2013 Chevrolet Trax road test
Chevy's globe-trotting mini-SUV hits the sweet spot for Canadians
Ottawa, Ont. — Here's a question: are car buying Canadians upsizing or downsizing? We're often told that more mature buyers want smaller, more fuel-efficient vehicles jam-packed with big-car features, while, at the same time, more and more Canadians are buying compact crossovers and SUVs instead of cars for their added practicality. Either way, Chevrolet's Trax is ready to meet people in the middle, ready to compromise, like any overly polite Canadian would.
Despite Chevrolet's American-as-apple-pie image, the Trax is about as far from American as a Chevy can get. This pint-sized soft-roader was engineered overseas, made its global debut in Paris last year, is assembled in Mexico and, like the Chevrolet Orlando, cannot be purchased in the United States. Add to that its compact footprint and affordable price tag, and it's perfect for Canada. (Those south of the border can, however, purchase the Buick Encore, its fancy-pants fraternal twin.)
How small is small?
At first glimpse, the Trax comes across as being a traditional-looking SUV, which is something of an oddity given its rivals consist of the froggy Nissan Juke, the corpulent Mini Countryman, and the shark-nosed Mitsubishi RVR. Chunky plastic fender flares, silver-finish bumpers that mimic skid plates, roof rails and nearly eight inches of ground clearance will make you look like scaling Mt. Kilimanjaro could be next on your to-do list, but it's really a softie underneath (just like you).
These macho SUV cues are shrink-wrapped around General Motors' Gamma II platform, which underpins the subcompact Chevrolet Sonic, but the Trax is notably longer and wider for a roomier cabin that can seat four tall adults, and a 530L cargo bay that's larger than pricier compact SUVs such as the BMW X1. The rear seats fold for even more cargo room (1,371 L), but don't slide or recline.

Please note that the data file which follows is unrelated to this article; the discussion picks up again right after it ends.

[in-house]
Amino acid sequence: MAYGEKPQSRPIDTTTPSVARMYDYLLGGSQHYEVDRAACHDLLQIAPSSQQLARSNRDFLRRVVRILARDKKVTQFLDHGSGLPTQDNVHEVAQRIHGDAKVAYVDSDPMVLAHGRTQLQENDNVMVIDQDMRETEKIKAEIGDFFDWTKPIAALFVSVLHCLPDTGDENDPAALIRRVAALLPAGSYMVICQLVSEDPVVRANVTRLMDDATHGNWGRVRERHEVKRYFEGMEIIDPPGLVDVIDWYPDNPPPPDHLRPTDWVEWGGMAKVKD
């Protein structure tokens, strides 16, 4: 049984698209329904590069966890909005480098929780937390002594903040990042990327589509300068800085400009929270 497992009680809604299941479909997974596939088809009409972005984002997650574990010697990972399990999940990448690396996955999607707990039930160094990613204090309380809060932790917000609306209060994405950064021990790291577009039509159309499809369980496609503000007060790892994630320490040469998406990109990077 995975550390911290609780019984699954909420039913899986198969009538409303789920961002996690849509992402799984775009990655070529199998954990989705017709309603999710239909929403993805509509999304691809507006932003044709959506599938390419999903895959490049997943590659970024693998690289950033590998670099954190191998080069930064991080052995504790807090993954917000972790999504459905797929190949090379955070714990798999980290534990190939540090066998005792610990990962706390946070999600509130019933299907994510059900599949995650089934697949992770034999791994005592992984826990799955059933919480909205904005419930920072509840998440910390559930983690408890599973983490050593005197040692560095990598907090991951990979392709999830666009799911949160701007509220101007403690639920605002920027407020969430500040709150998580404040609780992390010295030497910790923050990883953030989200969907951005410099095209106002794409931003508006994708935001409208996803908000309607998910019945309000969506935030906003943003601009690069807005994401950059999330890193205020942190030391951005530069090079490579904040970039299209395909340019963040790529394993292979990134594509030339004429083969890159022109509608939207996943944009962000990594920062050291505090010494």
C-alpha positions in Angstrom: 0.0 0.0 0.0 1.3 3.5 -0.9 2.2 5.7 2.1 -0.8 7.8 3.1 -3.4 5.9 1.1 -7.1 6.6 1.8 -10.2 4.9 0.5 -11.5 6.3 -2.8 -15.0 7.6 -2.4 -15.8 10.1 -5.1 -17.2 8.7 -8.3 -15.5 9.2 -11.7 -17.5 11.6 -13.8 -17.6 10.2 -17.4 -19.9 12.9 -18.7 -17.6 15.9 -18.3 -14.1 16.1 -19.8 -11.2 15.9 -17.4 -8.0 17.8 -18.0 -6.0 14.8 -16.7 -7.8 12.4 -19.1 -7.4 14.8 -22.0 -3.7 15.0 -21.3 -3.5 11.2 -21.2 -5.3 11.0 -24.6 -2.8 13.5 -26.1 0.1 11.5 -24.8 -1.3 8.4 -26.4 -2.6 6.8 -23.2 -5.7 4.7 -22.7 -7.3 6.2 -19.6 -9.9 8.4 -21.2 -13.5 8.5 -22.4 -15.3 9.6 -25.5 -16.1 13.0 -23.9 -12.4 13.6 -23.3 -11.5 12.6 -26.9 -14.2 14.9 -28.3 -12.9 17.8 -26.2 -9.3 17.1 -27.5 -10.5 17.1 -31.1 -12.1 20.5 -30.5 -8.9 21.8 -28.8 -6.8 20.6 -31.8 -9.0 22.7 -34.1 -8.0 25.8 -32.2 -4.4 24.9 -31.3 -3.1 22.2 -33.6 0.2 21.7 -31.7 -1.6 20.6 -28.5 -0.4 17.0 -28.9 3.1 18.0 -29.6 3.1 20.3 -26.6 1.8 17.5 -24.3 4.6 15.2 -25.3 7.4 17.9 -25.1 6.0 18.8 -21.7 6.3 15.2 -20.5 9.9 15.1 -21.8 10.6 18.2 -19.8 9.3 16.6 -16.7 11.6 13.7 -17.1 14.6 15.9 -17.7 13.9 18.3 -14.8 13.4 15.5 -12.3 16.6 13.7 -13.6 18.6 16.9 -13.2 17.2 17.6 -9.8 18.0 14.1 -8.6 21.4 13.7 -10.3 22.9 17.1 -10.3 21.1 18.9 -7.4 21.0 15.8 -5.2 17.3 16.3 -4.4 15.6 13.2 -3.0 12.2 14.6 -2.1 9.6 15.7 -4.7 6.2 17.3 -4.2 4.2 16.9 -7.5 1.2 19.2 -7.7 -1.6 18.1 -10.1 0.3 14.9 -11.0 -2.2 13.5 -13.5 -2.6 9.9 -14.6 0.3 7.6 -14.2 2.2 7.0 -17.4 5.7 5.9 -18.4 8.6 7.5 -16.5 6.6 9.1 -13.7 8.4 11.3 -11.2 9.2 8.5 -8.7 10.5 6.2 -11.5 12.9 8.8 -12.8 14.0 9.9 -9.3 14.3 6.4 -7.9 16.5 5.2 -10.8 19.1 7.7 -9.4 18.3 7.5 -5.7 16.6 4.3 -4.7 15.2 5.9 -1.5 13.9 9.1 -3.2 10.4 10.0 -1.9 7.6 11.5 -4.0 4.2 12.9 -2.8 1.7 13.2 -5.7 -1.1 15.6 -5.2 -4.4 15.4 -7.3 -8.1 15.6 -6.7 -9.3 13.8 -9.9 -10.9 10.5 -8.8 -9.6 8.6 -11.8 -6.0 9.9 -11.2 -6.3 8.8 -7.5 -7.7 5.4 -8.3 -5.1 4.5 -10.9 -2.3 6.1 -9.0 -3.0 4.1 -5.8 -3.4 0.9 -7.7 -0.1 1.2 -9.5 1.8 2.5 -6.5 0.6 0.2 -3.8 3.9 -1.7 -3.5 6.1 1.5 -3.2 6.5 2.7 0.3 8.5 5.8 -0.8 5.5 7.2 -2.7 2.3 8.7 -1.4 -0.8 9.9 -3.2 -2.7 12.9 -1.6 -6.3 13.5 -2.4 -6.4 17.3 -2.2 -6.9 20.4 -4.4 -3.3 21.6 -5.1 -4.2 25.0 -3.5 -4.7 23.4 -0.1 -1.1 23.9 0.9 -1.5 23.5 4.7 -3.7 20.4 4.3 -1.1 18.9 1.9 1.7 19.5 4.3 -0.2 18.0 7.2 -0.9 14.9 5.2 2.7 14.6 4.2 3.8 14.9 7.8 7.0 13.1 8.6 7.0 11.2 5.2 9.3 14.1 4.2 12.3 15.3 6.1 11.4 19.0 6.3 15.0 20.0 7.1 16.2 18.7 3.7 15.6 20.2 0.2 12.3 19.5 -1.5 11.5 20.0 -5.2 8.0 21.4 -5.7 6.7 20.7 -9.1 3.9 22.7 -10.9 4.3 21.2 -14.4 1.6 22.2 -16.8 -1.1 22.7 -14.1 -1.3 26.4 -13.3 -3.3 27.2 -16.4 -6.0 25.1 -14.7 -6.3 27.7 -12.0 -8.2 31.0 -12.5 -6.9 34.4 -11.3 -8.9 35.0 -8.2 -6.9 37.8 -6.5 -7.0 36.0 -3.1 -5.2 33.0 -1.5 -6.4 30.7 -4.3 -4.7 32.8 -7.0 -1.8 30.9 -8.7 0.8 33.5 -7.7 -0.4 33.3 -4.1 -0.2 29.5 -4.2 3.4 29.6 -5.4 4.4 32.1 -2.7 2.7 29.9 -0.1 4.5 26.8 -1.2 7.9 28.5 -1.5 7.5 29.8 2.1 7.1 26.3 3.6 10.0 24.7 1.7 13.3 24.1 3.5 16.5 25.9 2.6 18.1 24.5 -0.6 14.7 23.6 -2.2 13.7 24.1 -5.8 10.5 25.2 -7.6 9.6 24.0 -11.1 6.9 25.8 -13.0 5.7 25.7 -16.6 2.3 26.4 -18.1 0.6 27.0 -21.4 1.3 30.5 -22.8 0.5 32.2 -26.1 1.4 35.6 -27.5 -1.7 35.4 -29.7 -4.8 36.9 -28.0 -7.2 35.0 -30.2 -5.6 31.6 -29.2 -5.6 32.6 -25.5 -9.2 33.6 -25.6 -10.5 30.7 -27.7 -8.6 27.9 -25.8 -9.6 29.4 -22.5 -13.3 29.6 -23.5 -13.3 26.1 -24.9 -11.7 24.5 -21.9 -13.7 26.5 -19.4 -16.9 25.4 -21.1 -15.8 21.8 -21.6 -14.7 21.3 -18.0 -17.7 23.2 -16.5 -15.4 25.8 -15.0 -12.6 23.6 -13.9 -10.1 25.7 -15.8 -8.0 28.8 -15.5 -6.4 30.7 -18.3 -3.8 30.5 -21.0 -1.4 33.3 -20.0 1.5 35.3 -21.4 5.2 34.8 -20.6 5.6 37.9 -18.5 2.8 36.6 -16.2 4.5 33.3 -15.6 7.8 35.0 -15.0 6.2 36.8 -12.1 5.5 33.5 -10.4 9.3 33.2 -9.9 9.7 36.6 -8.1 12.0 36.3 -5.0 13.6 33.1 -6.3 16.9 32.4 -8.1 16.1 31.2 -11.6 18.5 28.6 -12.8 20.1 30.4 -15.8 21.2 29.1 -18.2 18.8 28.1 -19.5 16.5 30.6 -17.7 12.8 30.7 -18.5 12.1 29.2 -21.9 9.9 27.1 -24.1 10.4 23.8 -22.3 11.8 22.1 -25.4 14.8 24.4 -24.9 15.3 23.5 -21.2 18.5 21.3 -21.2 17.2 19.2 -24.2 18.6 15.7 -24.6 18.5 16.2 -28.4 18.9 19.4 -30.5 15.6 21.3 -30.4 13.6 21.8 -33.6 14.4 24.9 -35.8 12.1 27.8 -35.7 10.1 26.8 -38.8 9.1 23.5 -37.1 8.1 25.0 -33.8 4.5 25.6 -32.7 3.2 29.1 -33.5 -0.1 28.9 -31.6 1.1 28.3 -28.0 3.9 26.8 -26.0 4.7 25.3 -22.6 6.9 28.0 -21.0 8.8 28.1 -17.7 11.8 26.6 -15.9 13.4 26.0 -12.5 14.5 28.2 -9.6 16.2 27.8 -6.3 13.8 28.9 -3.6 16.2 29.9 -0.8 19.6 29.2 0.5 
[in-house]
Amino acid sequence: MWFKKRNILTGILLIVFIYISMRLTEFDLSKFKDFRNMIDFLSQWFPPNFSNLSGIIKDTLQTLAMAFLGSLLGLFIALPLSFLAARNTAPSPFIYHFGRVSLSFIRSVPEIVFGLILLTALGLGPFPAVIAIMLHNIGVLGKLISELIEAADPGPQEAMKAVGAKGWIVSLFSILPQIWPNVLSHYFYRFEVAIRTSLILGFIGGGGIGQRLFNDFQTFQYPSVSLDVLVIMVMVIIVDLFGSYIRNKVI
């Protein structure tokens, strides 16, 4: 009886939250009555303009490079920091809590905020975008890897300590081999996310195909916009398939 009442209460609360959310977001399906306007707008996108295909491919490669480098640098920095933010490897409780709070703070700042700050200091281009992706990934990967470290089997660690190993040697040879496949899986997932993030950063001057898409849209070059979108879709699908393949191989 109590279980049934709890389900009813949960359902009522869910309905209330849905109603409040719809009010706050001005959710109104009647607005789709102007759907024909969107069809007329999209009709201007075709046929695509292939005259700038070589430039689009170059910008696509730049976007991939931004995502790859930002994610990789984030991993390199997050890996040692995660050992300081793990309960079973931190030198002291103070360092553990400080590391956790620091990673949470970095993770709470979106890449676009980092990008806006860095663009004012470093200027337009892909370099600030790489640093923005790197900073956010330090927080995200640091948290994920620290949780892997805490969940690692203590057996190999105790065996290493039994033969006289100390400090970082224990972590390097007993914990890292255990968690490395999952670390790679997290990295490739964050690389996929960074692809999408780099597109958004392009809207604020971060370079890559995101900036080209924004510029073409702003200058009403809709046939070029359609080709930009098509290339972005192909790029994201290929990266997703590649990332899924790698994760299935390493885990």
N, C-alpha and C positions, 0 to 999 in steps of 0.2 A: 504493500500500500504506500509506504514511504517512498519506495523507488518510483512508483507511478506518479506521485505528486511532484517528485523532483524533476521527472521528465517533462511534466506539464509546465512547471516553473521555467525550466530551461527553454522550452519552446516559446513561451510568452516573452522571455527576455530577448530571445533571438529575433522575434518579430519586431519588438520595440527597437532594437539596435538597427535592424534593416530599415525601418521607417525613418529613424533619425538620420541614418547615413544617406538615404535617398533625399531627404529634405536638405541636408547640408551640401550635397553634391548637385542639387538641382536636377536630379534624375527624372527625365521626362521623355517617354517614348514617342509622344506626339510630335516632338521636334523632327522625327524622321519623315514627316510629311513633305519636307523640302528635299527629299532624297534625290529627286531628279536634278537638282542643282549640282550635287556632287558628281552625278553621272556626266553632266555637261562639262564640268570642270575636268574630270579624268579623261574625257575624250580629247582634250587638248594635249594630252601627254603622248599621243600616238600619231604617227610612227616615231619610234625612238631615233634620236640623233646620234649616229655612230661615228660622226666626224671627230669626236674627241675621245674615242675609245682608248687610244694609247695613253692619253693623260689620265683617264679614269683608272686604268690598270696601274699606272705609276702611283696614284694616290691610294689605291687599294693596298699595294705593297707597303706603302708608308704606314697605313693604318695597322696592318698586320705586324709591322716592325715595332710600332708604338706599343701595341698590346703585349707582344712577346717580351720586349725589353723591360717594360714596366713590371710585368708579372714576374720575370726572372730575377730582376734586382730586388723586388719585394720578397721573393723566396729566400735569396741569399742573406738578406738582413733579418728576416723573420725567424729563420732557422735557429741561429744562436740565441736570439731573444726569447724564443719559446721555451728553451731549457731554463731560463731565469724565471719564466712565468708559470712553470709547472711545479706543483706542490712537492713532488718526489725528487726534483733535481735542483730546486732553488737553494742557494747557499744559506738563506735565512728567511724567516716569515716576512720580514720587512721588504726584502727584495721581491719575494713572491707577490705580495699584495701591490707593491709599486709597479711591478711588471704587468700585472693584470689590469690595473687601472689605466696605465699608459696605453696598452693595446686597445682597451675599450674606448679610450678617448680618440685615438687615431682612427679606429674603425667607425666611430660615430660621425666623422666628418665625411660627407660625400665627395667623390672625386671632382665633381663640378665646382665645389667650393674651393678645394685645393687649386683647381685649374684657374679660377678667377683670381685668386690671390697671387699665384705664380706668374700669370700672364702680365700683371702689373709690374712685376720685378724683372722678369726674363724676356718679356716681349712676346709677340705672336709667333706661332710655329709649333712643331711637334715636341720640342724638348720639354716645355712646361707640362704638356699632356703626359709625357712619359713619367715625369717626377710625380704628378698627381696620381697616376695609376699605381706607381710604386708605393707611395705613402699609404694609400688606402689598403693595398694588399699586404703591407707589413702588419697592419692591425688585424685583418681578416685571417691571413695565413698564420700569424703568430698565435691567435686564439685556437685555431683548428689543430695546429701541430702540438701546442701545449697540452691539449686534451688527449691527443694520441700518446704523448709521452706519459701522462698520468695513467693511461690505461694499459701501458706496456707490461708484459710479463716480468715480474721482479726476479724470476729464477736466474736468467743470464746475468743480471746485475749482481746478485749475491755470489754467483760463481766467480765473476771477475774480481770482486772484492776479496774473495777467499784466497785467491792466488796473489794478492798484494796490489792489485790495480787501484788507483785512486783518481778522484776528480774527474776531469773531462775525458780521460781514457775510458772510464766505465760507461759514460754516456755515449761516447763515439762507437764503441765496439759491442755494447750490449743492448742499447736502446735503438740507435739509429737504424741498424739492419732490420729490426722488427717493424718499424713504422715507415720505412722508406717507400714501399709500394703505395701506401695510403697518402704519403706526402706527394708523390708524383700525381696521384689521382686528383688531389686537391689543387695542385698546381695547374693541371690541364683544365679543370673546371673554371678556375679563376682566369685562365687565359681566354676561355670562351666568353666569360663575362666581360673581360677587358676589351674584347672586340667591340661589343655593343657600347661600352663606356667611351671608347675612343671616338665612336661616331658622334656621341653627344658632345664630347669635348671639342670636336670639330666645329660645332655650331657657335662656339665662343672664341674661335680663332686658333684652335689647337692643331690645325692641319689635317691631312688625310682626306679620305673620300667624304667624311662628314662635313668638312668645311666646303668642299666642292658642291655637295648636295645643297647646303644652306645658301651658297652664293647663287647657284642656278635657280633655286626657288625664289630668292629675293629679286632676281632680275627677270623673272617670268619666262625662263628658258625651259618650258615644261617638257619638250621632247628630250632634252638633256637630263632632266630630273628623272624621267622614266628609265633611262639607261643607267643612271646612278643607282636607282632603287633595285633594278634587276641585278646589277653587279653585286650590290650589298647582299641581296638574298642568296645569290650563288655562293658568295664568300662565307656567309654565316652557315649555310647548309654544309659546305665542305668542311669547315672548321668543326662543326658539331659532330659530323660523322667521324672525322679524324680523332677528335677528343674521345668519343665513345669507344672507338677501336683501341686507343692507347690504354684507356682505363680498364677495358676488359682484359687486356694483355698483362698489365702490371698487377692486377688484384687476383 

Enough in the city
There's only one engine on offer to Trax buyers: it's the same 1.4-litre turbocharged inline-four that's quickly sweeping across GM's product portfolio. The 138-hp motor is smooth, and its 148 lb.-ft. of torque, developed from just 1,850 rpm, is enough to allow it to step away from stop lights with swiftness. A six-speed manual is standard on the base model, but all others, including all-wheel-drive cars get a six-speed automatic.
Said all-wheel-drive system is simple but clever. It's only in use when traction is needed, and uses electromagnets to engage and disengage the rear driving wheels to save fuel. It's always on between stop and five km/h for slip-free starts, but above that it freely kicks in for traction and stability or disengages to save fuel. With the boost in traction comes a fully independent rear suspension (FWD cars have a simple torsion beam), and rear disc brakes.
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